1. Limited time only! Sign up for a free 30min personal tutor trial with Chegg Tutors
    Dismiss Notice
Dismiss Notice
Join Physics Forums Today!
The friendliest, high quality science and math community on the planet! Everyone who loves science is here!

Electric field due to a charged square

  1. Jun 10, 2016 #1
    1. The problem statement, all variables and given/known data
    there is a square on the XoY plane, centered at the origin (just outlines of the square) it has a charge Q (Q>0) and side 2L, i must evaluate the electric field along the z axis. see attached image

    2. Relevant equations
    E=k*q/r^2

    3. The attempt at a solution
    So first i divided the square into 4 lines, and noticed that due to the simmetry there is only a field in the z direction, and all the lines of the square contribute the same to that field.

    So:
    dE= k(Q/8L)1* dx/(x2+y2+z2)2*(z/(x2+y2+z2))½)3

    where subscrip1 is Q/8L because the full Q is for the whole square, so we divide it by 4 to get the charge on the line and divide again by 2L to get the charge density.
    subscript 2 is the distance of the charge to the line.
    subscript 3 is cosine of E with Ez so we get only the z component
    Now the integral, i get an not-so-straightforward integral, so if there is a simplification i could do here please advise.
    so i get
    E= k(Q/8L)z*∫dx/((x2+y2+z2)3/2))
    and i integrate either over -L to L or from 0 to L and multiply it by 2.
    and i get

    E=kQz*1/((y2+z2)*(L2+y2+z2)½)

    This result makes sense to me physically, as field is 0 when z is 0 (makes sense since field would no longer have a z component) and also goes to 0 when z goes to infinity.

    So the total field is 4*E. Am i correct? any simplification suggestions for the integral

    EDIT: oh and y should be L since its fixed.
     

    Attached Files:

    Last edited: Jun 10, 2016
  2. jcsd
  3. Jun 10, 2016 #2

    TSny

    User Avatar
    Homework Helper
    Gold Member

    Did you intend to leave out the part that is marked in blue?
    Note that your parentheses don't match in this expression.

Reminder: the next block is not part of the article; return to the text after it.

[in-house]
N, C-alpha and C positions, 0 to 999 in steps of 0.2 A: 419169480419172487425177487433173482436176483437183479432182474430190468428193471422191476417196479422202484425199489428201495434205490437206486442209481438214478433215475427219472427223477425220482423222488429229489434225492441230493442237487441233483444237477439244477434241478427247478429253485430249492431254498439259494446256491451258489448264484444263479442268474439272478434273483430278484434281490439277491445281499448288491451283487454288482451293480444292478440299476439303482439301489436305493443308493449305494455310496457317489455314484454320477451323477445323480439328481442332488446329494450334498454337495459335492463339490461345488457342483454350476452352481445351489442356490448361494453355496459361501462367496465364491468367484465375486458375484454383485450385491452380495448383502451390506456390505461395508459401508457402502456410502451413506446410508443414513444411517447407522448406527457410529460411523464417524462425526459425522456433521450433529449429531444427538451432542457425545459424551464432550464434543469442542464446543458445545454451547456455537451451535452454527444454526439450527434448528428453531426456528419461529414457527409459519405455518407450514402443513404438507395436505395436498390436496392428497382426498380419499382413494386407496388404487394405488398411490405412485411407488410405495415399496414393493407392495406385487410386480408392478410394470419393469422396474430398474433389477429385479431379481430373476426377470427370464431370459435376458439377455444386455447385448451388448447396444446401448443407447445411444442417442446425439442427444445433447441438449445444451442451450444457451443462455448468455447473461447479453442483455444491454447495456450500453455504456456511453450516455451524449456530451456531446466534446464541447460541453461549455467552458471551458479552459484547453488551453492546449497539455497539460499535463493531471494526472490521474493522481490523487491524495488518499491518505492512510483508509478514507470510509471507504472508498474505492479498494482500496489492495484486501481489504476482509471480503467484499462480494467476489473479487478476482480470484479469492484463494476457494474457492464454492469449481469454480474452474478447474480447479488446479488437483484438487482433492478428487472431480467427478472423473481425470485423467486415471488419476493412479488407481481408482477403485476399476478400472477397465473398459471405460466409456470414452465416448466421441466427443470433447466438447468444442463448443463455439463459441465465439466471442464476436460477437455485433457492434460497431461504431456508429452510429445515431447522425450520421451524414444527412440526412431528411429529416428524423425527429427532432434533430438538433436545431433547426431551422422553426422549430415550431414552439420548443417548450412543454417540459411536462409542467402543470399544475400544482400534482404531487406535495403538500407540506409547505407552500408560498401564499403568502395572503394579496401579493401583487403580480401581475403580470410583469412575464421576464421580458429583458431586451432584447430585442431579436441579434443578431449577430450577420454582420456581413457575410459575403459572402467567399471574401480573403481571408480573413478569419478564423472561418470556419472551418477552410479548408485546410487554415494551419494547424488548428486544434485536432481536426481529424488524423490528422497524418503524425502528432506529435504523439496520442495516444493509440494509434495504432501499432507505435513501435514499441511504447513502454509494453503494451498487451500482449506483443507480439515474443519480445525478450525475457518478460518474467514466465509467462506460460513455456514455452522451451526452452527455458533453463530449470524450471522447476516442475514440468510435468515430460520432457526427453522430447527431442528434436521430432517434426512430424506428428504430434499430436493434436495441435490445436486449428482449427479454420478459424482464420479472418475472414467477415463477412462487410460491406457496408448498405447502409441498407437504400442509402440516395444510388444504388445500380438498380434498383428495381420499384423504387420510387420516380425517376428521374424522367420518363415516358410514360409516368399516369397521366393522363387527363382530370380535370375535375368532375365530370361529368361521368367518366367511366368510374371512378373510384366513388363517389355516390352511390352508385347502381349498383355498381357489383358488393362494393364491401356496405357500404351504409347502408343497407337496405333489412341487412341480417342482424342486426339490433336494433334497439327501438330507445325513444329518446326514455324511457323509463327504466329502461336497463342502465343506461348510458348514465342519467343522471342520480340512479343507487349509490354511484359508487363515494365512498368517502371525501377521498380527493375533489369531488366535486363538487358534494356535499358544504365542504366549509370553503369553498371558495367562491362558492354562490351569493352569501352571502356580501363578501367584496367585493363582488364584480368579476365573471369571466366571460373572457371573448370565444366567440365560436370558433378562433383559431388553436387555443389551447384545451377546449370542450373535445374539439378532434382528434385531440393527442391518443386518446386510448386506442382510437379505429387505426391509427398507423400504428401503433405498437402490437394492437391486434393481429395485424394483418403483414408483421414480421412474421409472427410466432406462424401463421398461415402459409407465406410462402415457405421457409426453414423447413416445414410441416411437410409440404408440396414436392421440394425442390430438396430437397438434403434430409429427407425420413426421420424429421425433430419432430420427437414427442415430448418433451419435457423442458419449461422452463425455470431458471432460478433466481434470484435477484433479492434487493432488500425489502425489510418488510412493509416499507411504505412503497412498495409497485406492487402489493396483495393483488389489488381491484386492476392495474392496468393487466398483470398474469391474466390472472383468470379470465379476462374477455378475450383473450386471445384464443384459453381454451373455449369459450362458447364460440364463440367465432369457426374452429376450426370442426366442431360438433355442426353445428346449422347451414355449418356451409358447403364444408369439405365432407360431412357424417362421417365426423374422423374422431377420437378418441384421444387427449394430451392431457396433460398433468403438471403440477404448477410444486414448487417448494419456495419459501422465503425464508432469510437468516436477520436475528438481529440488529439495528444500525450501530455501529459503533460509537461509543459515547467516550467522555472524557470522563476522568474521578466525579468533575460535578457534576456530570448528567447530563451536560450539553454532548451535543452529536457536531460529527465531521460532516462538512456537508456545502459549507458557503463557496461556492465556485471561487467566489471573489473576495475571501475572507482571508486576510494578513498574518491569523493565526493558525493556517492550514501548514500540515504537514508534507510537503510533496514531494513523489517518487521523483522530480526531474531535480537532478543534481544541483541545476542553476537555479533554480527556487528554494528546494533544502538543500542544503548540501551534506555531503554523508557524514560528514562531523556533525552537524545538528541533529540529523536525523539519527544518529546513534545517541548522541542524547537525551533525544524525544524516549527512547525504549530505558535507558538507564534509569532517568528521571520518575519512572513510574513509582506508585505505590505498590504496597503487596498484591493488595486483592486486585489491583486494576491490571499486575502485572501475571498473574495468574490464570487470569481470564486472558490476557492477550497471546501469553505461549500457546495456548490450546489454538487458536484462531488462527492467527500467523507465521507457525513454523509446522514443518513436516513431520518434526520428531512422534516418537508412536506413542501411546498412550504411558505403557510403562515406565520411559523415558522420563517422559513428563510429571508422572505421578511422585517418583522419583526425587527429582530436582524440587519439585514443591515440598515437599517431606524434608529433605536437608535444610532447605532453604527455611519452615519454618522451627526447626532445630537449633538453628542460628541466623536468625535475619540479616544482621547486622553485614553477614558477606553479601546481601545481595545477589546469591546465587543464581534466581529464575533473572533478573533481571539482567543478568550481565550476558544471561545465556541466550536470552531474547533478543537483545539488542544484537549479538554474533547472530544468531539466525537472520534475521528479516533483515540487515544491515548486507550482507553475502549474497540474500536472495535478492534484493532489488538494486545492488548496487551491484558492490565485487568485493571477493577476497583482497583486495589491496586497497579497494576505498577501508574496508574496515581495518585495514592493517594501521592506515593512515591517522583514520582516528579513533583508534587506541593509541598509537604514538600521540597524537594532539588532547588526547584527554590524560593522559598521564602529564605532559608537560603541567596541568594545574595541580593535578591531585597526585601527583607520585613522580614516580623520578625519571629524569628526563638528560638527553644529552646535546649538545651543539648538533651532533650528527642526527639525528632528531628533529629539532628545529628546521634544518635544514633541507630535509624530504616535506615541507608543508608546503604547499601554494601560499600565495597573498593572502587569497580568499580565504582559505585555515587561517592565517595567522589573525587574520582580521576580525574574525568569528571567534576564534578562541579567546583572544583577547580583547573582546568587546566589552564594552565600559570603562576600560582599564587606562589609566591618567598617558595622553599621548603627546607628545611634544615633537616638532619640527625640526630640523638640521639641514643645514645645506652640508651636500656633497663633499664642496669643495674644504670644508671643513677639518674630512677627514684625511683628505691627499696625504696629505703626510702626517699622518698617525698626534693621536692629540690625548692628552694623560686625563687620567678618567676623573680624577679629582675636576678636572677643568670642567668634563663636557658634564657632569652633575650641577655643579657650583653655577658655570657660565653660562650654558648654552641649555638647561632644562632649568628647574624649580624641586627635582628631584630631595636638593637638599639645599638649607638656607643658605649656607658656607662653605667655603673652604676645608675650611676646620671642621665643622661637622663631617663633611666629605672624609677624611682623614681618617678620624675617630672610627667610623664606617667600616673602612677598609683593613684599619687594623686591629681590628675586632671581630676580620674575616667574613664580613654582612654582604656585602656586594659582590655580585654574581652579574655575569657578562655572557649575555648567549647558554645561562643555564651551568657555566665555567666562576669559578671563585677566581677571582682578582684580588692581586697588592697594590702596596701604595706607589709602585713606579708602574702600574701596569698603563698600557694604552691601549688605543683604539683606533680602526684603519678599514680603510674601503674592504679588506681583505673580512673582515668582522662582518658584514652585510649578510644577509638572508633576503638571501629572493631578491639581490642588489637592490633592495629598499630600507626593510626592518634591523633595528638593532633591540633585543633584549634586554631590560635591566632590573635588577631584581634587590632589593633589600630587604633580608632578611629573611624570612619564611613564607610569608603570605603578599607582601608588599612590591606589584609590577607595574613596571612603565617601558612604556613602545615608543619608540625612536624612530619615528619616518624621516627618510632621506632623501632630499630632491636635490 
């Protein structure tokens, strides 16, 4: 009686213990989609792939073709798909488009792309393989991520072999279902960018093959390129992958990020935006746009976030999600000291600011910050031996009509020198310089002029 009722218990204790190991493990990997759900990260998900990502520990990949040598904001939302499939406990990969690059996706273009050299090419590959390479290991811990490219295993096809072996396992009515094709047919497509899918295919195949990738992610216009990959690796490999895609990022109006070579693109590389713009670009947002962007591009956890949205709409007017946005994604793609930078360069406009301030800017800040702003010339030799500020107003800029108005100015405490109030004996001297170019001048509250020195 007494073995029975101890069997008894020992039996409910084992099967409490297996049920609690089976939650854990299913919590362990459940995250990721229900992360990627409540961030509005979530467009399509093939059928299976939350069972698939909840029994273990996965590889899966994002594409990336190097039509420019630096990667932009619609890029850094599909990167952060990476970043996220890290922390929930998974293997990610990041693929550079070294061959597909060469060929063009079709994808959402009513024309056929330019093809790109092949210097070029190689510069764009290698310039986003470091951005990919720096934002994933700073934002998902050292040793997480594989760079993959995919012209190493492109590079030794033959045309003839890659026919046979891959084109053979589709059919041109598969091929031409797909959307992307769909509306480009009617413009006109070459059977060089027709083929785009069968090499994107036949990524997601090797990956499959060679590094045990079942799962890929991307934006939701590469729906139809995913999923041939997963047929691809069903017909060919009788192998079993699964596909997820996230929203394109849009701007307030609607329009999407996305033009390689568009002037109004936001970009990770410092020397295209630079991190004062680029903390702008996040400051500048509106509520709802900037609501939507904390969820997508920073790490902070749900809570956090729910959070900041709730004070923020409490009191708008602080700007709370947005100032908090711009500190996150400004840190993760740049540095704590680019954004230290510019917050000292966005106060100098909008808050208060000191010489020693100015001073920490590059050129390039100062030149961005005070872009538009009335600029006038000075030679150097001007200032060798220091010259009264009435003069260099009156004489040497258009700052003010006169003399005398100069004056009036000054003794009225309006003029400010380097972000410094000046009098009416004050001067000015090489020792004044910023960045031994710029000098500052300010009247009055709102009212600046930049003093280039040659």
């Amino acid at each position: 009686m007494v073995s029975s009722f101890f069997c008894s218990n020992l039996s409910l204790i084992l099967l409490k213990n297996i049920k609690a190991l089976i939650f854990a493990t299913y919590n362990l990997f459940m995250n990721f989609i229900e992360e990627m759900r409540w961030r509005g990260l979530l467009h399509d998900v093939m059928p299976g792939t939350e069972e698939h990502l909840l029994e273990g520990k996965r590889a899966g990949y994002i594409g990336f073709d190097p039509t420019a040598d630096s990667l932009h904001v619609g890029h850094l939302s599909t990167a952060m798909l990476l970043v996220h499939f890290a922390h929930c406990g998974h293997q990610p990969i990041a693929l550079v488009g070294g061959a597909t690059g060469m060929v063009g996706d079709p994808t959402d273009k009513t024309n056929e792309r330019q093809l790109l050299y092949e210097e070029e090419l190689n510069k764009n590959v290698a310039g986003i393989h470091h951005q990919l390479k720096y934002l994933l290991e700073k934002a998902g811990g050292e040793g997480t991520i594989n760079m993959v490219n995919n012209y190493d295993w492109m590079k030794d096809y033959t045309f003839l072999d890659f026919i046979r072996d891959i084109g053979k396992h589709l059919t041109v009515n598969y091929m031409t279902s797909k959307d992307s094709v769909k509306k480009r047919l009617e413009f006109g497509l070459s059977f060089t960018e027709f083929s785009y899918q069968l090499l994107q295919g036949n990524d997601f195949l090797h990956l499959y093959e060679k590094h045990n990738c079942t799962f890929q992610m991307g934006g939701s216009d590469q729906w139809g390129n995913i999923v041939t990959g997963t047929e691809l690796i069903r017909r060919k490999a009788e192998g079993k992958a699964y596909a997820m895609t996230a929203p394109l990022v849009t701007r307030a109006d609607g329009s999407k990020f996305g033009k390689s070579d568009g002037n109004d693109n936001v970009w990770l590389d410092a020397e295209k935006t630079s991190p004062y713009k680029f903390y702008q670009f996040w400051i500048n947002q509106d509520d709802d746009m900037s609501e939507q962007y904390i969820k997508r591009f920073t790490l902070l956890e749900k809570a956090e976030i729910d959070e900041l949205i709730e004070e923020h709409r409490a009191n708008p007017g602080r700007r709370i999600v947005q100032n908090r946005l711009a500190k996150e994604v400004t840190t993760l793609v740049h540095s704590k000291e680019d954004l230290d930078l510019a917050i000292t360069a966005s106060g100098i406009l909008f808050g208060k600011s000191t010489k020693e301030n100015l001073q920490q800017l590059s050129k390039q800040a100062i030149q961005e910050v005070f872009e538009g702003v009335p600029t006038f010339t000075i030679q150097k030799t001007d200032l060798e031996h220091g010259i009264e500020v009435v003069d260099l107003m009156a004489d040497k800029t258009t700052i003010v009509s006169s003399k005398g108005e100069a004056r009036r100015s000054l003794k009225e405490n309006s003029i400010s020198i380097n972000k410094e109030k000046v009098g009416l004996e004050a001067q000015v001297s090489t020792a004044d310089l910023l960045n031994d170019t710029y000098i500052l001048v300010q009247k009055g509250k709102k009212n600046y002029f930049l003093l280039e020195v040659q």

Did you already multiply by 4 to take into account the 4 sides? If so, I believe you are getting the correct answer (with y = L).
    I don't see anything that would simplify what you have done.
     
  4. Jun 10, 2016 #3
    Im sorry about the confusion with the expressions ive been trying to find a way to write them properly here (sugestions??).
    About your first quote
    yes i did, i confused myself when writing the expressions here.

    about your second quote, everything after "1" is supposed to be in the denominator (bellow "1"), again, confusion when writing the expressions here.
    and i multiplied by 4 bellow.

    im fixing the expressions.
    So it's correct?
     
  5. Jun 10, 2016 #4

    TSny

    User Avatar
    Homework Helper
    Gold Member

    Your method is correct.

    Can you write out your final expression for the answer?
     
  6. Jun 10, 2016 #5
    E= 4*(kQz*1/((L2+z2)*(L2+L2+z2)½)) in the z direction

    EDIT: i replaced y for L since when i evaluated the single line y didnt vary, it was fixed at y=L and i evaluated the change as x went from -L to L
     
  7. Jun 10, 2016 #6

    TSny

    User Avatar
    Homework Helper
    Gold Member

    I don't think the factor of 4 is correct.
     
  8. Jun 10, 2016 #7
    So i eavluated the field created by one line, assuming the opposite line would counter the field in the direction from one line to the oposite one, and wont all 4 lines contribute the same to the field?
     
  9. Jun 10, 2016 #8

    TSny

    User Avatar
    Homework Helper
    Gold Member

    Yes, all four sides will contribute equally. But, before multiplying by 4 to take care of the 4 sides, I get a 4 in the denominator for the expression due to 1 side alone. So, the 4's cancel in getting the final answer.
     
  10. Jun 10, 2016 #9

    TSny

    User Avatar
    Homework Helper
    Gold Member

    One way to check the overall numerical factor in your answer is to look at the limit where L → 0 (i.e., L << z). The square should "act like a point charge" in this limit.
     
  11. Jun 10, 2016 #10
    OHHH yeah you are right.
    in solving the problem, i re-did it saying the line had charge Q (to simplify a bit).
    As you might notice the Q/8L dissapears from one expression to the next, Q/8L should simplify with the 2L from the integral becoming Q/4 and then when multiplied by 4 they'd cancel out. my bad, i get distracted :/
     
  12. Jun 10, 2016 #11

    TSny

    User Avatar
    Homework Helper
    Gold Member

    OK. Good work!
     
Know someone interested in this topic? Share this thread via Reddit, Google+, Twitter, or Facebook

Have something to add?
Draft saved Draft deleted



Similar Discussions: Electric field due to a charged square
Loading...